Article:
Two agencies that fall under the Small Business Development Department had a lacklustre year and failed to reach their targets. The Small Enterprise Development Agency (Seda) achieved 12 of its 23 annual performance targets, while the Small Enterprise Finance Agency (Sefa) only reached five of its 17 annual targets.
The agencies support and fund SMMEs, which play a critical role in the economy. According to Seda, it was allocated R990-million and spent R773-million, which accounted for 78% of its budget. It said the Covid-19 pandemic was a reason it was unable to adapt quickly enough to service the more than 2.5 million registered SMMEs in the country.
It also blamed SMMEs that were not digitally savvy, for hampering its work to deliver services, including those in remote areas. Members of Parliament expressed concern about the performance of the agencies. And business consultant Derrick Ndzavi, agreed, saying the agencies and the government needed to do more to support SMMEs. “The most important question about this is how they can improve their digital platforms to assist the small businesses and ensure that this is done on a larger scale,” Ndzavi said.
“We cannot say that we can continue to rely on normal ways of consultation, as we need to find ways to do this digitally. “This also comes back to how SMMEs in rural areas do not have connectivity and are struggling with access to the internet, and how the government is ready to provide services like virtual consulting, where Seda and Sefa can consult with entrepreneurs online without them having to go to their offices, and how government can capacitate them to deliver on their mandates,” he said.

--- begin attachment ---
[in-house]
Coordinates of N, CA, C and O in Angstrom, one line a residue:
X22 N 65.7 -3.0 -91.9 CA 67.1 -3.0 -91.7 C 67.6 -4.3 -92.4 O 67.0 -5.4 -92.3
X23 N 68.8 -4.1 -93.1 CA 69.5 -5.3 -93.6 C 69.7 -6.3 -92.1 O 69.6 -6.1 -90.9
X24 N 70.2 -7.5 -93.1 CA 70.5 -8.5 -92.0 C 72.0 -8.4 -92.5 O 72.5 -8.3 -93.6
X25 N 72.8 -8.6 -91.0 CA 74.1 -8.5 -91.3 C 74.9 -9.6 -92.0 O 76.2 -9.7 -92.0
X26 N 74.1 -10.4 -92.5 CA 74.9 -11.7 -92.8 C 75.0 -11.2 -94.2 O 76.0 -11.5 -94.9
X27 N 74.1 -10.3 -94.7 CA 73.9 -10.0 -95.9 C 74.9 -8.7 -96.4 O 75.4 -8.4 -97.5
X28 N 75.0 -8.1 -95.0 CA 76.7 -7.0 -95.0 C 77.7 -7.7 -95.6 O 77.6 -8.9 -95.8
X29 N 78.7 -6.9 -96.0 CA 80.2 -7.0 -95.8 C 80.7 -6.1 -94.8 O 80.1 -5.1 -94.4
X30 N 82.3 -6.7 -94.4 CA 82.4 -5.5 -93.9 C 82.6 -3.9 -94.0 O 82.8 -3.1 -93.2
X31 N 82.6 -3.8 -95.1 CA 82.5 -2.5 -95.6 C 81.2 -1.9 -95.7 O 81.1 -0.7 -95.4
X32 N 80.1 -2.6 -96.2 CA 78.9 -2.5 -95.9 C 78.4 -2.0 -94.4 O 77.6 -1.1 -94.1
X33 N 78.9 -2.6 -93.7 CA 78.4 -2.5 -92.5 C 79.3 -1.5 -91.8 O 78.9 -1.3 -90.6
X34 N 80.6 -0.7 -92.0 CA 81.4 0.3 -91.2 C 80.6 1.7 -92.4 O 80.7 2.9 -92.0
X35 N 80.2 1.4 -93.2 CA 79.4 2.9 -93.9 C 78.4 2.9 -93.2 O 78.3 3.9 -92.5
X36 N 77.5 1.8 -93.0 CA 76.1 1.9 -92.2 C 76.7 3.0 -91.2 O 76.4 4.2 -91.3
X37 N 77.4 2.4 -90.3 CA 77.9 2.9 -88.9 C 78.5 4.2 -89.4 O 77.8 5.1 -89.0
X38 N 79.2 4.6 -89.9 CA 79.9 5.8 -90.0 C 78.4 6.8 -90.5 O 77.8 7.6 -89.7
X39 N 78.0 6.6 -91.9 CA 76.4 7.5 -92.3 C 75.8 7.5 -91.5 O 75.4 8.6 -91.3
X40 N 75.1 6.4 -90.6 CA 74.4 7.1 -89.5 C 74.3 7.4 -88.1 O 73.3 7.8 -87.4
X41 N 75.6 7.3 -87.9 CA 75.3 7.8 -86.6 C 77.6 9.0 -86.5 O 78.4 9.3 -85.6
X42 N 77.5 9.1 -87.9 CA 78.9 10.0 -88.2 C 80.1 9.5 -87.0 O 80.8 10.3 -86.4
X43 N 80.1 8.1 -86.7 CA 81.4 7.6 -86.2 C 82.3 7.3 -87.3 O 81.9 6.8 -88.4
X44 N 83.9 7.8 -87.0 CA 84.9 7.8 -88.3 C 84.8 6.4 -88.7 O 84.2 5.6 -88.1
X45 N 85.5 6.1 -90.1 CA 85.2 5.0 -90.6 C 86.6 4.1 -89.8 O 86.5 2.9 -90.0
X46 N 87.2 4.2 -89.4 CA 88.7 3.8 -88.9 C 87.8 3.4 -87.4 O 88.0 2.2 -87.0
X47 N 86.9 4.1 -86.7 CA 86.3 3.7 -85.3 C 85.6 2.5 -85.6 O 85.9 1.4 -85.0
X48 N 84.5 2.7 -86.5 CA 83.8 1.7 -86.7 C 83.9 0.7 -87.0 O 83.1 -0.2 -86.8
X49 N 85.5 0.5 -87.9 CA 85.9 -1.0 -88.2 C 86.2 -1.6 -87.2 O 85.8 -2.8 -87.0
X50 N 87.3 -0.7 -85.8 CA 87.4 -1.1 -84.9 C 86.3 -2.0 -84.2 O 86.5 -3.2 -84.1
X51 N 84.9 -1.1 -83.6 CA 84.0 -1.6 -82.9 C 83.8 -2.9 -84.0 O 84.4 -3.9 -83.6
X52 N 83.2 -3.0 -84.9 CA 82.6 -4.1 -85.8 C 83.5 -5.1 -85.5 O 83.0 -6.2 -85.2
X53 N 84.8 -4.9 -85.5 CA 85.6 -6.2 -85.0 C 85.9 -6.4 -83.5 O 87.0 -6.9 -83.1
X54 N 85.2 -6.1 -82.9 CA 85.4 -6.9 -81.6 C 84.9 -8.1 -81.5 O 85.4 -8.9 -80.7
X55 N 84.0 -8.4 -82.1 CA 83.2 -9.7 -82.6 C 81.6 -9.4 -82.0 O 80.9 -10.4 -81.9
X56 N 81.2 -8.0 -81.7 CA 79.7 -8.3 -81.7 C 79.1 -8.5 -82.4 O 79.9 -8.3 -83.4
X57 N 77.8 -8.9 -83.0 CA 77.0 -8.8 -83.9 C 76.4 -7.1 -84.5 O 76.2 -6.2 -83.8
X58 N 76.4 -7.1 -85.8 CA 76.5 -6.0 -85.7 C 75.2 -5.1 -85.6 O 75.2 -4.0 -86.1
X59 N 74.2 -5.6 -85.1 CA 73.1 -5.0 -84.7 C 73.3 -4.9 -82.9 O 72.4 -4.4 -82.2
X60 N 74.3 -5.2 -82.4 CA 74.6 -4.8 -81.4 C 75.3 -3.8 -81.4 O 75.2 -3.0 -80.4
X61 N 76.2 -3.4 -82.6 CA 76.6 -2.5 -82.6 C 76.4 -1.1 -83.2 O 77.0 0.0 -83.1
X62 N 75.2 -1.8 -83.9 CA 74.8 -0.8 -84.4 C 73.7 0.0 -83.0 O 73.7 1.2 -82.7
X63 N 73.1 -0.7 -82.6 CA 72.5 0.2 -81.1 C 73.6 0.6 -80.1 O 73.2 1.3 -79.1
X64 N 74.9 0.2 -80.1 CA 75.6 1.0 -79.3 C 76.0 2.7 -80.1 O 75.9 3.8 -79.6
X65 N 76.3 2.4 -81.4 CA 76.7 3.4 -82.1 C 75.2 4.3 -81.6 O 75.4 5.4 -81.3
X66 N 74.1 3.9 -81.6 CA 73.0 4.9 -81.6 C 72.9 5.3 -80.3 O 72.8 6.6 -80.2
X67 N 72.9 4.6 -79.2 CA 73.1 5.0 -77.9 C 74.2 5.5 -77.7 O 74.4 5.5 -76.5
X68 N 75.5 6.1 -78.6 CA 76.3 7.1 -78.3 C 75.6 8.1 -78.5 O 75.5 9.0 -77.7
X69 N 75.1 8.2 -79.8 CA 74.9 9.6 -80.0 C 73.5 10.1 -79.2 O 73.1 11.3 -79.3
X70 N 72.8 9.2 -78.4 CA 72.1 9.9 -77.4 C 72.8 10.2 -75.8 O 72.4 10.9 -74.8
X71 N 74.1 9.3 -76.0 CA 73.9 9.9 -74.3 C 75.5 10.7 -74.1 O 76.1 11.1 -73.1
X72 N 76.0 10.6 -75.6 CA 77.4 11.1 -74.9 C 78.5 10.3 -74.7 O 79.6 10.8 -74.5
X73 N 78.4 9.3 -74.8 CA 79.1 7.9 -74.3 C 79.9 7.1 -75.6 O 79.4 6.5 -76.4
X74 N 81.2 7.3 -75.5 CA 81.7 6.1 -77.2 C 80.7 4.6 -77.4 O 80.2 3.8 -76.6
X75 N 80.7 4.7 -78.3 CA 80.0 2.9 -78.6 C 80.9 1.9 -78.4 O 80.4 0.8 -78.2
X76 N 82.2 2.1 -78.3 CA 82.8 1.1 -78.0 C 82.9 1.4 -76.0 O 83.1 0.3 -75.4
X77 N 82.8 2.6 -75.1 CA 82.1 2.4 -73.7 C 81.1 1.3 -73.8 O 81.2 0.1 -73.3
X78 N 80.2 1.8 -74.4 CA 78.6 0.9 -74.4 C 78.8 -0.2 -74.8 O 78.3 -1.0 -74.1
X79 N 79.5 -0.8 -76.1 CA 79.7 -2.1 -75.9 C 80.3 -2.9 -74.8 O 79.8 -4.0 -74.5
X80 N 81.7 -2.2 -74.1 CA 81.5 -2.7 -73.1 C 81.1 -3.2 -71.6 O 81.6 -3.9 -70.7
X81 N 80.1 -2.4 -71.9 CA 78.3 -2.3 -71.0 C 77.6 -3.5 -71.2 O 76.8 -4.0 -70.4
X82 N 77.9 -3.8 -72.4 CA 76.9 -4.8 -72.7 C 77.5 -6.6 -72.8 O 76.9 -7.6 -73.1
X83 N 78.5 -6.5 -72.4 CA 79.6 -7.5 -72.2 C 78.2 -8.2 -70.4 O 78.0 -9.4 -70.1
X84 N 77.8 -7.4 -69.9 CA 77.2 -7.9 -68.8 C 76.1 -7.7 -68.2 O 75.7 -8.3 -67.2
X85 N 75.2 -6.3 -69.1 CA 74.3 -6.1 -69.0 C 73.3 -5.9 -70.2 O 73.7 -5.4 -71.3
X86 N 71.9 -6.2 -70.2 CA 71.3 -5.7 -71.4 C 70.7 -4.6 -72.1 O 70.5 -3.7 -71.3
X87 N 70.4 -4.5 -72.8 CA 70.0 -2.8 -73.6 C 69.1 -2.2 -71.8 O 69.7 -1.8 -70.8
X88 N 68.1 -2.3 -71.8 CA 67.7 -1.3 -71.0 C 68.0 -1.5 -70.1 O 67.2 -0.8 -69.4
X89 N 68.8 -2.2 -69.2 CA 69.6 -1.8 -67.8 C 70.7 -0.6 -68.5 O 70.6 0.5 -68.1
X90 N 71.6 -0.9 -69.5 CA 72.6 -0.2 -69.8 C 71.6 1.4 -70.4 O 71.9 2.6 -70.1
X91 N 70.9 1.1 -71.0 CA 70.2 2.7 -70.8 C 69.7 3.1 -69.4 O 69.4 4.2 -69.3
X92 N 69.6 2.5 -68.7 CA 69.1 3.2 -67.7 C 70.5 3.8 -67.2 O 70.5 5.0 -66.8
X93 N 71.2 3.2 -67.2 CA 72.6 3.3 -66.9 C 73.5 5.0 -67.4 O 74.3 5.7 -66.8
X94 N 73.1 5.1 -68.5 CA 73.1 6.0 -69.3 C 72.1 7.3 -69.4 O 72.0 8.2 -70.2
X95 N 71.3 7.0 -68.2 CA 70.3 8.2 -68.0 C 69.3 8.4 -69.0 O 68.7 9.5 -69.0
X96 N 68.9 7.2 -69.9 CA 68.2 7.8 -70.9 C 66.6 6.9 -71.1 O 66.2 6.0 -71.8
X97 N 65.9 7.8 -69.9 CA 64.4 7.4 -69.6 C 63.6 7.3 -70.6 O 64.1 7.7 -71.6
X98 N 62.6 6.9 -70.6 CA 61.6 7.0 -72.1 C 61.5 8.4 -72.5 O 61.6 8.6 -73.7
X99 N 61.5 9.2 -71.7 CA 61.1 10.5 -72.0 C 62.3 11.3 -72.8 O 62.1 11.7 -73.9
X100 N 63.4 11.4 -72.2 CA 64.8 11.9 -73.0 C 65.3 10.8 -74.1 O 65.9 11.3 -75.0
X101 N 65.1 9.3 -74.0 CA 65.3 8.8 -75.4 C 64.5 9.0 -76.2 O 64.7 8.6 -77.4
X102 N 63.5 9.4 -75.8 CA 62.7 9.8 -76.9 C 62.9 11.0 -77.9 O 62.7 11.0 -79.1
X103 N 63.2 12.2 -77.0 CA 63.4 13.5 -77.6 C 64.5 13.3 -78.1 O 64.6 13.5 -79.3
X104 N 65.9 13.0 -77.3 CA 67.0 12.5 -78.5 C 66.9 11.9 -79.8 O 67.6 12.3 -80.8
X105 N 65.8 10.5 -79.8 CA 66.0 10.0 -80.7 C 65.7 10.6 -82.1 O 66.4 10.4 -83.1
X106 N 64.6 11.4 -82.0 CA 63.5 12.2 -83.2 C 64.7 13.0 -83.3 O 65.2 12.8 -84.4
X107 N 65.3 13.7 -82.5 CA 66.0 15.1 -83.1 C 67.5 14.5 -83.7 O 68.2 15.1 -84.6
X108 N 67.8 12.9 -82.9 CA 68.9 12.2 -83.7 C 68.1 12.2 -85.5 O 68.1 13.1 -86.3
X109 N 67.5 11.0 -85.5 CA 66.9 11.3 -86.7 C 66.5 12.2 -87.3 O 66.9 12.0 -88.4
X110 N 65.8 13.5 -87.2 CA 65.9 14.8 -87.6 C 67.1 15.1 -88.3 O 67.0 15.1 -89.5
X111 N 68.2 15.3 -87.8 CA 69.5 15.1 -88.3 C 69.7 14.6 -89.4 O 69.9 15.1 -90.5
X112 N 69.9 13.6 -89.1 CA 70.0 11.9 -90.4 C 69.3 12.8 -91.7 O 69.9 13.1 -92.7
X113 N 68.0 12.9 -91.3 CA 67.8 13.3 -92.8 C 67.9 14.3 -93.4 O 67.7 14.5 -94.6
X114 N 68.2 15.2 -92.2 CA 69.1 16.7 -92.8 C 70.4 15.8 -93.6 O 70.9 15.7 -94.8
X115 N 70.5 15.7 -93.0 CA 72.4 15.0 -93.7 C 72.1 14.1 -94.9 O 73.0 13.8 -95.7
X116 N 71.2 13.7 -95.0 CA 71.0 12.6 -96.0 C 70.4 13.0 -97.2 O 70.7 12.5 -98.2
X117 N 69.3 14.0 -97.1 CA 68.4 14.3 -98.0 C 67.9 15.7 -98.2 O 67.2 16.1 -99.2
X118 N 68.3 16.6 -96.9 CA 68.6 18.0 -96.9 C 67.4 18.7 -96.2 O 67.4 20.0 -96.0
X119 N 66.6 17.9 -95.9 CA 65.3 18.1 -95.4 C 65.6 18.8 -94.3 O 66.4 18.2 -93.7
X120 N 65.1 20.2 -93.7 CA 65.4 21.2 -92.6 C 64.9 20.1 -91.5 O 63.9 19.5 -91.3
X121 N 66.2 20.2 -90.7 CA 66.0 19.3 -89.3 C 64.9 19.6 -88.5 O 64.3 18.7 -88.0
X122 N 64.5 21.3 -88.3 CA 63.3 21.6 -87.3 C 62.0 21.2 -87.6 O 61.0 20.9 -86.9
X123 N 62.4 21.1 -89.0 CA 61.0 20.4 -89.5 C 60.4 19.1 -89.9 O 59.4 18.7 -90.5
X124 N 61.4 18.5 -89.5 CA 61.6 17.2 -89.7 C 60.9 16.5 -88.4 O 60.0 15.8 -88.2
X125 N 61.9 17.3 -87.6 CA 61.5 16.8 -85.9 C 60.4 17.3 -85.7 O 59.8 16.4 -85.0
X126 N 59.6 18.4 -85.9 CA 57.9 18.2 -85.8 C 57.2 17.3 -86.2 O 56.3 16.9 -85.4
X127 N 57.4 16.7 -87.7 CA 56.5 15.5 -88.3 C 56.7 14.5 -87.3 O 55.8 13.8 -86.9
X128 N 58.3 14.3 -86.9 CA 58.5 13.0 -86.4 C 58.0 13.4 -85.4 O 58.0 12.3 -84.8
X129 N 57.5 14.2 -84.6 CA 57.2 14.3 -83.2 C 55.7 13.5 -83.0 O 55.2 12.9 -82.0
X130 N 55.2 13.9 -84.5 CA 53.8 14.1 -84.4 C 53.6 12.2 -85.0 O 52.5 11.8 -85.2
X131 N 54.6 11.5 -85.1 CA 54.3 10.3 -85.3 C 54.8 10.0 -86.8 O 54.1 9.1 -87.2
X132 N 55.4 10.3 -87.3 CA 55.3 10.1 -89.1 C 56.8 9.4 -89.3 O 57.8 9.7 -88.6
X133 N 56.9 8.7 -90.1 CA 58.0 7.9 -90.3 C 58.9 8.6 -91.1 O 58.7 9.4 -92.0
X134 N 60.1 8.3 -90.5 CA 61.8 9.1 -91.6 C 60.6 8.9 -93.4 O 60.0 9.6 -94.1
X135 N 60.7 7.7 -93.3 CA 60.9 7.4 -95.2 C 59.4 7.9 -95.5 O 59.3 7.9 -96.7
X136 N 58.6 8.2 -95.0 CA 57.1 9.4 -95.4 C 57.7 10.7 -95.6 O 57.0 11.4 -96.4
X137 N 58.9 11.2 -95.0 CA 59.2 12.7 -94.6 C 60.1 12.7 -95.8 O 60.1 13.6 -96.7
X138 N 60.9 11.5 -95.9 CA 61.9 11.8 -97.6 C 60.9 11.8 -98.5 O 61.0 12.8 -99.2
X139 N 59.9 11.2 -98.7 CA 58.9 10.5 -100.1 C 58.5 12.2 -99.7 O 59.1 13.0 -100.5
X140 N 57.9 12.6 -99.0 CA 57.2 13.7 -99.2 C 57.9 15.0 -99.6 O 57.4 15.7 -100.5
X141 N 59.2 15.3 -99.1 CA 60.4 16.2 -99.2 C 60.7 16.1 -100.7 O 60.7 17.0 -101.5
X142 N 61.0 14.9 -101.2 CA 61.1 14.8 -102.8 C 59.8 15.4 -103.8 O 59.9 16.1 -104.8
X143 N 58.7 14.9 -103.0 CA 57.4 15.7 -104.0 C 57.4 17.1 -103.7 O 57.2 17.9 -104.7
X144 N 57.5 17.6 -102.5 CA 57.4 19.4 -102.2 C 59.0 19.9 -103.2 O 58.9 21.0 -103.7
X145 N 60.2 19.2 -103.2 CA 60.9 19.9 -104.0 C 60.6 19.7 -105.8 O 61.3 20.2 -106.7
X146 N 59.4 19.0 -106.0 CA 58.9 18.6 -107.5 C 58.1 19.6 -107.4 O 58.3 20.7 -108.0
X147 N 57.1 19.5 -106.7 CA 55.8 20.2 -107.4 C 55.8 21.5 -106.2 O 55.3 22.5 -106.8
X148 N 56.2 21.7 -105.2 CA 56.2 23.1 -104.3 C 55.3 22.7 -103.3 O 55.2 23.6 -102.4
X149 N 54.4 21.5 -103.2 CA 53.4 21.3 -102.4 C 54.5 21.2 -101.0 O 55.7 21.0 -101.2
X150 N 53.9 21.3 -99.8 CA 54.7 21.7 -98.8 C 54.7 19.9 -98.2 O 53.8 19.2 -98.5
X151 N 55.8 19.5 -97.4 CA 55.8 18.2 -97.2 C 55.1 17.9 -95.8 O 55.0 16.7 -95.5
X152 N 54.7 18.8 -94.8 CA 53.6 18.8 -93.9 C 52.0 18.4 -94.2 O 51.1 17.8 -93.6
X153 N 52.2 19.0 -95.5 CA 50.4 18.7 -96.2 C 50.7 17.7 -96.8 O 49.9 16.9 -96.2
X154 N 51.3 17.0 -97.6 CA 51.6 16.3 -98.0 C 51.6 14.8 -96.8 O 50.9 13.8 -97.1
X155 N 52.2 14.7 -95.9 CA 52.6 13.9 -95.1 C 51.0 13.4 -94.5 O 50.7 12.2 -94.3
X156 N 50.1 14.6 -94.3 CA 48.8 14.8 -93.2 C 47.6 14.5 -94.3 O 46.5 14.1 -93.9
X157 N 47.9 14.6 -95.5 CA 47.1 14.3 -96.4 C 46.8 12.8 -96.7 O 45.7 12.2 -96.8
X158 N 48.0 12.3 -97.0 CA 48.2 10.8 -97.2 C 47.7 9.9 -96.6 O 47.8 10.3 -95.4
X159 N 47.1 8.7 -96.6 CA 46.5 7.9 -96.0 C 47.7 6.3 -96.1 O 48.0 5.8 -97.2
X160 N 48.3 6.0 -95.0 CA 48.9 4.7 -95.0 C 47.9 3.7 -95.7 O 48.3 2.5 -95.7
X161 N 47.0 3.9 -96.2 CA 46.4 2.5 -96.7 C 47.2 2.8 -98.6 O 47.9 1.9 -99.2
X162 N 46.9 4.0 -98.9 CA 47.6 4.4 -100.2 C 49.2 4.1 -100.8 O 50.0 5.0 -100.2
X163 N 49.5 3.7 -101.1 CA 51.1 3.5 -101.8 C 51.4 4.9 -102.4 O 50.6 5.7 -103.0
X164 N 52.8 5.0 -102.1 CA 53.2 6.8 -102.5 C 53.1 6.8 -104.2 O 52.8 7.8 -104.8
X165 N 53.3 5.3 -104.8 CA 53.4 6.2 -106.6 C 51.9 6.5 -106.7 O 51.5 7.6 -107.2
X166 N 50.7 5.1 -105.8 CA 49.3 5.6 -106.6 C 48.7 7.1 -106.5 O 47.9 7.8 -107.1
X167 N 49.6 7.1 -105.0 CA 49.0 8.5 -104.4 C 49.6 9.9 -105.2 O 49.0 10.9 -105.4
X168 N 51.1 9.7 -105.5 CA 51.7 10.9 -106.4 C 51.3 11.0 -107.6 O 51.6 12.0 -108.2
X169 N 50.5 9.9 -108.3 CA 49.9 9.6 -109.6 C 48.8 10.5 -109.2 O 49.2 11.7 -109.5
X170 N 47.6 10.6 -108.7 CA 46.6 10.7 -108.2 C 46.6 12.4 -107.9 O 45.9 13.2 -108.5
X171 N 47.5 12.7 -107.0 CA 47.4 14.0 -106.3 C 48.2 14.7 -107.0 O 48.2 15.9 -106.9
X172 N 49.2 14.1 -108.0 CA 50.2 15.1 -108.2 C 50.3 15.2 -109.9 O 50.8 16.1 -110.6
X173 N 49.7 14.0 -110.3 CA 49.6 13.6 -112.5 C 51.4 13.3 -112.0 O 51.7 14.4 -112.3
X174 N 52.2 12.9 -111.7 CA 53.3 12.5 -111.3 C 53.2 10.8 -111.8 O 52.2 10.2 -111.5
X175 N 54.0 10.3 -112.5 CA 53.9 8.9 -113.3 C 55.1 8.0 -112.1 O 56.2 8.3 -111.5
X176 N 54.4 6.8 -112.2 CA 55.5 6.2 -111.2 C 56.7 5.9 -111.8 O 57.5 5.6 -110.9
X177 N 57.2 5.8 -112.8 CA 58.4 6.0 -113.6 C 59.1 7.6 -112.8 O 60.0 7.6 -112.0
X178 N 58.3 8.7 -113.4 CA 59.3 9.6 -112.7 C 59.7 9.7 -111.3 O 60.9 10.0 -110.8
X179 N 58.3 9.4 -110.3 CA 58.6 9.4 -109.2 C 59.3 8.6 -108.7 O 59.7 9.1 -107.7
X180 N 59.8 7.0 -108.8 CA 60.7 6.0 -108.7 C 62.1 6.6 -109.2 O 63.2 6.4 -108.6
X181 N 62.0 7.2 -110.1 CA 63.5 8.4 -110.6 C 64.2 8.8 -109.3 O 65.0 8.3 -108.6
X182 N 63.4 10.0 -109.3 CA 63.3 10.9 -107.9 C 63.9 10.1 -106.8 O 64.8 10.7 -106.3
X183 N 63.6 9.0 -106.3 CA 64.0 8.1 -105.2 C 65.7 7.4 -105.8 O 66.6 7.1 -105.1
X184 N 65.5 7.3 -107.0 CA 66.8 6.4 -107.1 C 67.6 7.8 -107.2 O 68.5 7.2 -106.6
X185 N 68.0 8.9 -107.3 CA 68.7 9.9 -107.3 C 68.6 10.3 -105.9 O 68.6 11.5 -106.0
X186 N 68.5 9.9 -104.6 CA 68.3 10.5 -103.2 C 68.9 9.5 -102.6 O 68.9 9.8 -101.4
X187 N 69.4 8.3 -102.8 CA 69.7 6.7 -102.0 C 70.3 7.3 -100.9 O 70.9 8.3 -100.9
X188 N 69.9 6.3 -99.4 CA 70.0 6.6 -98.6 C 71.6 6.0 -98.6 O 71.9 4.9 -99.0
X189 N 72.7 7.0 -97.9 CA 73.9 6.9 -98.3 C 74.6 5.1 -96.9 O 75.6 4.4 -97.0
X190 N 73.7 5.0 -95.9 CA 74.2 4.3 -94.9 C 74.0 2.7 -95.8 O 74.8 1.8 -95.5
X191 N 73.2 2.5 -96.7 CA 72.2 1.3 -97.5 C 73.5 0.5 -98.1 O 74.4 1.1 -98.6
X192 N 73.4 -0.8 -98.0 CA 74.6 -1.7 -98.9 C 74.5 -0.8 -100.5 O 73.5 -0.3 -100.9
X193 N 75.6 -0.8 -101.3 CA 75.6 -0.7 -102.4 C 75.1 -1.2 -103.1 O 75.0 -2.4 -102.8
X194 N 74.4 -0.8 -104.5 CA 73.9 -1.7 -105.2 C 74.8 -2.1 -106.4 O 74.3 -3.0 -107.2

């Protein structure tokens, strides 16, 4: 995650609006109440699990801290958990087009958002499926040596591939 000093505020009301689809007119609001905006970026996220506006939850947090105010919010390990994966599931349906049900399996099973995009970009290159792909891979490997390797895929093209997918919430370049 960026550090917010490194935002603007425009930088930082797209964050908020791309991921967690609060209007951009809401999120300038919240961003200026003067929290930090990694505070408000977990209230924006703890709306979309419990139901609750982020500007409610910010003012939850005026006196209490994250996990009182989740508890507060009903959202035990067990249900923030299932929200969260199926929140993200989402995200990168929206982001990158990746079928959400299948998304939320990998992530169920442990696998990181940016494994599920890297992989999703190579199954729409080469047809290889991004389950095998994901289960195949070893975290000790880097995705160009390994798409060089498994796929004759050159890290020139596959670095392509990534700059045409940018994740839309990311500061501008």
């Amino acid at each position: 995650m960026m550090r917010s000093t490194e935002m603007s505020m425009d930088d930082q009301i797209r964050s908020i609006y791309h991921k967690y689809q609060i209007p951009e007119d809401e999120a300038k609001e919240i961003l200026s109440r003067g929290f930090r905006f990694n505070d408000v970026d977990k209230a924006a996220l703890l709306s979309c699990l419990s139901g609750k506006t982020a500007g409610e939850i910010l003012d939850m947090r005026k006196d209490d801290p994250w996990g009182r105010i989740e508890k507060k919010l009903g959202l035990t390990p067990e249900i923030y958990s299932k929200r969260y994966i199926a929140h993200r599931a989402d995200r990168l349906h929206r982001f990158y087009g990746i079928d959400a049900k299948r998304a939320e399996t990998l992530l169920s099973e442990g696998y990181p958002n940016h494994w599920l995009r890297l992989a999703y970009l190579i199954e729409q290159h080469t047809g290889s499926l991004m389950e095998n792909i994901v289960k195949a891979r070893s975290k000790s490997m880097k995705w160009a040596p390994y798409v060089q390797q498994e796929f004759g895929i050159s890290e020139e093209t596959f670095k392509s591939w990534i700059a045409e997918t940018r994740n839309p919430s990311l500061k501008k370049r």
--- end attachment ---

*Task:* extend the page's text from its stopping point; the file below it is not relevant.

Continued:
Ndzavi also warned that a proposed merger between the two agencies should be carefully considered. While those advocating for a merger believe it makes sense as the agencies serve the same market, others argue that entities must be kept apart as they specialise in different mandates. Sefa focuses on financial aid to SMMEs, while Seda offers nonfinancial assistance.
“It is very important to note that the merger must be concerned with improving services on the ground and also reducing the number of consultative platforms that entrepreneurs have to go through because it can get very confusing for entrepreneurs who end up not being sure whether they are assisted by Seda or SEFA,” Ndzavi said.
“It is also important to note that for the sake of allowing a straightforward approach, the Department of Small Business Development must not pursue the merger because there is a new minister that wants to show that (she)… is the new boss, but because it is part of a long-term policy plan that can be implemented for the benefit of the SMMEs they serve.”